The city’s most prominent gateway location for development — the ‘tent site’ at Okeechobee Boulevard and South Dixie Highway — is once again a glint in developers’ eyes, despite the fact West Palm has held off on offering up the property while consultants figure out how to fix downtown’s worsening traffic.
The latest to jump in ahead of any formal bidding process: master developer and Oscar-winning movie distributor and producer Charles S. Cohen.
Cohen submitted a written proposal this month to have uber-architect Cesar Pelli design a 300,000-400,000-square-foot office tower for the 2.4-acre site, which is walking distance from CityPlace, the convention center, Clematis Street and the waterfront.
The project would give the city “an iconic landmark office tower attracting financial and other service tenants from the surrounding areas and provide the latest technology and amenities found in the very best office towers being built anywhere in the world today,” Cohen’s proposal stated.
The city announced in November it was preparing to put the site back on the market, after previous plans and proposals fell through. Plans for a major digital animation complex fell through when Digital Domain collapsed in 2012. The city commission rejected Developer Michael McCloskey’s plans for a major medical complex 2015.
The commissioners, acting as the Community Redevelopment Agency (CRA), declared the 2.4-acre site “surplus” to pave the way for selling it but Mayor Muoio said the city first needed to get a better handle on how to resolve downtown traffic woes.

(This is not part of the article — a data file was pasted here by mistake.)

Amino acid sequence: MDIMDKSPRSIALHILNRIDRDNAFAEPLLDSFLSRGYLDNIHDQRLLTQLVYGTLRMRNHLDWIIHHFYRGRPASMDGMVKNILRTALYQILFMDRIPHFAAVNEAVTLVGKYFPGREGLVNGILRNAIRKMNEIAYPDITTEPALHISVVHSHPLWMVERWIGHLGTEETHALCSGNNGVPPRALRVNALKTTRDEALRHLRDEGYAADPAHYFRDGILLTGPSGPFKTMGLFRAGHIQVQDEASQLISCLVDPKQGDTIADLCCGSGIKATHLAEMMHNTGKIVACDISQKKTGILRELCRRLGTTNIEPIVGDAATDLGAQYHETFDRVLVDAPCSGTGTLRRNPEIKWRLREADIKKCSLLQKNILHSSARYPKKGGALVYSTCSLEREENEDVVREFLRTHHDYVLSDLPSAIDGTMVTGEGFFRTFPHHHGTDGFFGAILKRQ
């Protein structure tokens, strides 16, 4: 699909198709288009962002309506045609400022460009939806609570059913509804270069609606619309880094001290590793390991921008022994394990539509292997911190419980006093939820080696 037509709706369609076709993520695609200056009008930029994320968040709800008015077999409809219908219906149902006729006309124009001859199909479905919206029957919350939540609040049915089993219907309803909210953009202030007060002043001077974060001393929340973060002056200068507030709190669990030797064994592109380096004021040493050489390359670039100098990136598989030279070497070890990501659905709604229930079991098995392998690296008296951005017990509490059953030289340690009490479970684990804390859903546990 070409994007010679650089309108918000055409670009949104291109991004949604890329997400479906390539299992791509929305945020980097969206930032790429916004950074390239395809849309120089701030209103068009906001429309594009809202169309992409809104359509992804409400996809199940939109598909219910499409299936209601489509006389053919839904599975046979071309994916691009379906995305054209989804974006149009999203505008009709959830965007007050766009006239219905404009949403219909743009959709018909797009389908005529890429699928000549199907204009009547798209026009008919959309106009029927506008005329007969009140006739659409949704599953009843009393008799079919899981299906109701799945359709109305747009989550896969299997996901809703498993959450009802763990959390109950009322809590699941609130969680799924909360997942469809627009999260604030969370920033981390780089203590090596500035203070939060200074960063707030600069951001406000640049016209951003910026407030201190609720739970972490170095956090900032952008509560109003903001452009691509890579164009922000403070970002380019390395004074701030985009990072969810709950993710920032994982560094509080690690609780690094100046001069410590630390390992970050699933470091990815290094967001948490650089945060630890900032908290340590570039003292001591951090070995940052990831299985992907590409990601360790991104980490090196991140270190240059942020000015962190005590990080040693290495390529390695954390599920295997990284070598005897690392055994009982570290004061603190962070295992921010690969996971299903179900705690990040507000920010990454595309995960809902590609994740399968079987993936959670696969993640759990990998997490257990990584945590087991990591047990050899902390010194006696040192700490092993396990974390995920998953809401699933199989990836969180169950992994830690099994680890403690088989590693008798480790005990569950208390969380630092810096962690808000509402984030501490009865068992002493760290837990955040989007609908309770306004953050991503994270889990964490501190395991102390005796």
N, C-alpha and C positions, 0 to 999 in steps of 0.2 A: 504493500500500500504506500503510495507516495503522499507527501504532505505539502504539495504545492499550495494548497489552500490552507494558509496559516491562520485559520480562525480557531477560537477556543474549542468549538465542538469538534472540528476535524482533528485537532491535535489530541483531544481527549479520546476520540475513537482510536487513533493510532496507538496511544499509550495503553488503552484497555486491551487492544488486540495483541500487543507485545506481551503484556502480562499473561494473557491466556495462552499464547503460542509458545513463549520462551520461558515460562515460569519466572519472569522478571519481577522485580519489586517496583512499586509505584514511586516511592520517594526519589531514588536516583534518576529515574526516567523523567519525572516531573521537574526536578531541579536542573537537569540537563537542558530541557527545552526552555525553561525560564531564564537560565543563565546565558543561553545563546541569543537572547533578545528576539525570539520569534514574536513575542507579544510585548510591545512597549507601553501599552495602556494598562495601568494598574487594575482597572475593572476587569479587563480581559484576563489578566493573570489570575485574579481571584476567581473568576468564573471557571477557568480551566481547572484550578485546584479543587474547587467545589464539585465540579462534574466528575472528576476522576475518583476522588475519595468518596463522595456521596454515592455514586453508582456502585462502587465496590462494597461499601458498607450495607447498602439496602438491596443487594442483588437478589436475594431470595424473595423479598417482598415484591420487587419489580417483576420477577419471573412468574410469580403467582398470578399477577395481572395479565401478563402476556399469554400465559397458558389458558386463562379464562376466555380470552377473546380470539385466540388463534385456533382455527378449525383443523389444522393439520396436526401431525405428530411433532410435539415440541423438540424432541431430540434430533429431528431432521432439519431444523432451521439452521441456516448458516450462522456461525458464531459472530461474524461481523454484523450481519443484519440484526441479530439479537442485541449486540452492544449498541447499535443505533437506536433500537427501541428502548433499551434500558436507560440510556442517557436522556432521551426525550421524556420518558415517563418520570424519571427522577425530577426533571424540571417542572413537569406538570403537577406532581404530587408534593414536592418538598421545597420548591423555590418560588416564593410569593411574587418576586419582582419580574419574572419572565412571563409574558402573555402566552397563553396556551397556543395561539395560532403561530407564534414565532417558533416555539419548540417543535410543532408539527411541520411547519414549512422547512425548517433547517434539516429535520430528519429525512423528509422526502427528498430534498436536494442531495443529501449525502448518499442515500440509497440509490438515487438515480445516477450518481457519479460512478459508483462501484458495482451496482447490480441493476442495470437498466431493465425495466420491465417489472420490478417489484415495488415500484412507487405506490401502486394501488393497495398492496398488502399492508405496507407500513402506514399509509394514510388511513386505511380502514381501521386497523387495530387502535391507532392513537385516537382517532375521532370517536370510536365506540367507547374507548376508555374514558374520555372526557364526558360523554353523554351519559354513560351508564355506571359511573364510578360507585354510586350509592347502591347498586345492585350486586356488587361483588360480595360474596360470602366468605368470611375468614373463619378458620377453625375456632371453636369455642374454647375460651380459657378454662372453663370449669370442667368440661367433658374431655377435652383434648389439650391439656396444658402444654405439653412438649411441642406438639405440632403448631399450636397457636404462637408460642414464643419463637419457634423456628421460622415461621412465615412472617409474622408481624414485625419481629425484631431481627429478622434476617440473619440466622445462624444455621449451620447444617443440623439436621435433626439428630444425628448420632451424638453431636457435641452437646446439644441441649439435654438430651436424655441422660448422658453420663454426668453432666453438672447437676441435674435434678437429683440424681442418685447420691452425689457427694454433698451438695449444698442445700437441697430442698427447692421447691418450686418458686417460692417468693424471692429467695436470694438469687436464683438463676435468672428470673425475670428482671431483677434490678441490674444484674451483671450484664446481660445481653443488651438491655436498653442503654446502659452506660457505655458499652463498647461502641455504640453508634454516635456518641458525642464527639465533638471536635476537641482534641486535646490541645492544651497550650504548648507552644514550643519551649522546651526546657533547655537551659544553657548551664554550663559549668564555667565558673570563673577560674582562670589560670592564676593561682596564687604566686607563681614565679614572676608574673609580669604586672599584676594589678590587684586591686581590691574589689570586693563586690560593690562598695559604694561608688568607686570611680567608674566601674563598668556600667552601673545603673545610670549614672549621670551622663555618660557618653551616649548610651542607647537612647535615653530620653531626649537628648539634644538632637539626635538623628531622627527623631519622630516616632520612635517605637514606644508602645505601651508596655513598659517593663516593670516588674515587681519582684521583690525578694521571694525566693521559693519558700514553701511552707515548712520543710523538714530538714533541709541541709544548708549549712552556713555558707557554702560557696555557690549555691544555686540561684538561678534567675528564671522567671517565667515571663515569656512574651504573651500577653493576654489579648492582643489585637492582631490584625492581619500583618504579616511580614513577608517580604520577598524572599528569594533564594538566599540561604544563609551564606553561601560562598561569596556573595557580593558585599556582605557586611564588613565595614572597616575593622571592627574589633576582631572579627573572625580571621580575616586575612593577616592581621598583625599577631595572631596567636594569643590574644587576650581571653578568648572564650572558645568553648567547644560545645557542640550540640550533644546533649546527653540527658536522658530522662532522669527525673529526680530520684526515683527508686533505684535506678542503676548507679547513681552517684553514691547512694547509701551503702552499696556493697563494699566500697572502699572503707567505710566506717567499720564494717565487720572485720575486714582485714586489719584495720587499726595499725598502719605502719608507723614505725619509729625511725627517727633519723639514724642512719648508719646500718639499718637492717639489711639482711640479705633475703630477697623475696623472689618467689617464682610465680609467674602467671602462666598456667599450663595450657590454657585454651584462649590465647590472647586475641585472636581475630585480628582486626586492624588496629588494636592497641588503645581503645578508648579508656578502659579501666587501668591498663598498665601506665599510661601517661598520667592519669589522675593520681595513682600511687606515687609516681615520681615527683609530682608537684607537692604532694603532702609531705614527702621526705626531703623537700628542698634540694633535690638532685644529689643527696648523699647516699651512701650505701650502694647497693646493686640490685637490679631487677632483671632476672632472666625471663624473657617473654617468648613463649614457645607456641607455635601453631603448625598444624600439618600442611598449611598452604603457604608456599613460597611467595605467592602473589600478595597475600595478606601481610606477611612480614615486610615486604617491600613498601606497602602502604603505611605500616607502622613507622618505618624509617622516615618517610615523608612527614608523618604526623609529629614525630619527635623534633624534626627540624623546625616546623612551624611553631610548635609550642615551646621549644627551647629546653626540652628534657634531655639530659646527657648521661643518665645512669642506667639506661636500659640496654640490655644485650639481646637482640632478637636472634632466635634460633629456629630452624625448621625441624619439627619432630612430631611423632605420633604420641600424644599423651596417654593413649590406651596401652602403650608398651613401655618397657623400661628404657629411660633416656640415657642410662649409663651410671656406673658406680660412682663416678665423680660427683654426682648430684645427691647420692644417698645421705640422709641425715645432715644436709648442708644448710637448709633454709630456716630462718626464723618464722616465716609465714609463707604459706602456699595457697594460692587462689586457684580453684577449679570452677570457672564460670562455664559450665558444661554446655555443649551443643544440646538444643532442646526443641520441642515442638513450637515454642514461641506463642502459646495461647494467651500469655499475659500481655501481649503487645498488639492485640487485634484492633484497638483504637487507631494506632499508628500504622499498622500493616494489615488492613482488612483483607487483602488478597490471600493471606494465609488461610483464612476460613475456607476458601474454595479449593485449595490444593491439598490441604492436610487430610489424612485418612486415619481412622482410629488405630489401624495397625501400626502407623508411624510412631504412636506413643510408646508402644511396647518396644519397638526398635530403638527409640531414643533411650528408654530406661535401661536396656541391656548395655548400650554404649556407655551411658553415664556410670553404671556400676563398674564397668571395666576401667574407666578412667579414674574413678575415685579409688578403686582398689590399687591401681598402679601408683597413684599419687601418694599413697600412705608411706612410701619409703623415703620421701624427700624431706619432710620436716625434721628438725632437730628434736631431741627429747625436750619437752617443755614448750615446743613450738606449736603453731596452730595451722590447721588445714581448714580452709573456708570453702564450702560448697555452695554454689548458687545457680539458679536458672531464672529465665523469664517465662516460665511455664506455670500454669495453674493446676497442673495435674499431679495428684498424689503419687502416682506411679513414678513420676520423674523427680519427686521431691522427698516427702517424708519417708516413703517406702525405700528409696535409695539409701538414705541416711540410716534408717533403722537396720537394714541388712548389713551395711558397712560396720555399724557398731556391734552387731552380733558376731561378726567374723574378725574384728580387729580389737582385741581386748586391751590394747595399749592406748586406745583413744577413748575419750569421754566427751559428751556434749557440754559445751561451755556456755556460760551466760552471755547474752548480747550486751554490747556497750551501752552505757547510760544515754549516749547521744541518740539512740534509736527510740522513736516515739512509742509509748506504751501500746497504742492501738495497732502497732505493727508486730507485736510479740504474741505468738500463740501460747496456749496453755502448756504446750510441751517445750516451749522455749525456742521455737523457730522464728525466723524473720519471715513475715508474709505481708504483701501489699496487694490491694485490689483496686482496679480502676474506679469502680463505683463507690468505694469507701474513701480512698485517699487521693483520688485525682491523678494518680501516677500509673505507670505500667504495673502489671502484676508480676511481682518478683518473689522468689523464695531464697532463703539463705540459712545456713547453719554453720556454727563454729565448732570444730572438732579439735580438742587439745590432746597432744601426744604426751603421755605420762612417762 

Meanwhile, at least three “very serious folks” have run projects by the city in addition to Cohen’s formal proposal, Community Redevelopment Executive Director Jon Ward said Monday.
“I get verbal expressions of interest in that all the time…. I tell them any conversation with regard to the tent site starts off with, we have to address the mobility piece and traffic and all of that,” Ward said.
With the city starved for top-flight office space, other projects are in the pipeline or in planning. Palm Beach developer Jeff Greene has been wading through the approvals process for two-tower One West Palm project at 550 Quadrille Blvd., which would include offices, a hotel, residences and shops. And The Related Cos. has been trying to soften community opposition to its request to build a 25-story office tower in a 5-story waterfront zone a few blocks east of the Tent Site.
Billionaire Cohen, who distributed the Oscar-winning foreign film, “The Salesman,” has been seeking approvals for an art theater/apartment project on South Dixie Highway, at the former site of the Carefree Theatre. The city is considering reworking its land use rules to allow that and other projects too big for current zoning.
Cohen said this week he’s eager to work his creative magic on the vacant canvas of the tent site, as well.
“I have a fondness for the Palm Beaches and some time ago, maybe a year and a half ago, someone told me about that site,” he said. “What an iconic piece of property and a wonderful development opportunity, centrally located, to build a great iconic office tower. I would like to develop it and I would do it now. Now is the time to do it.”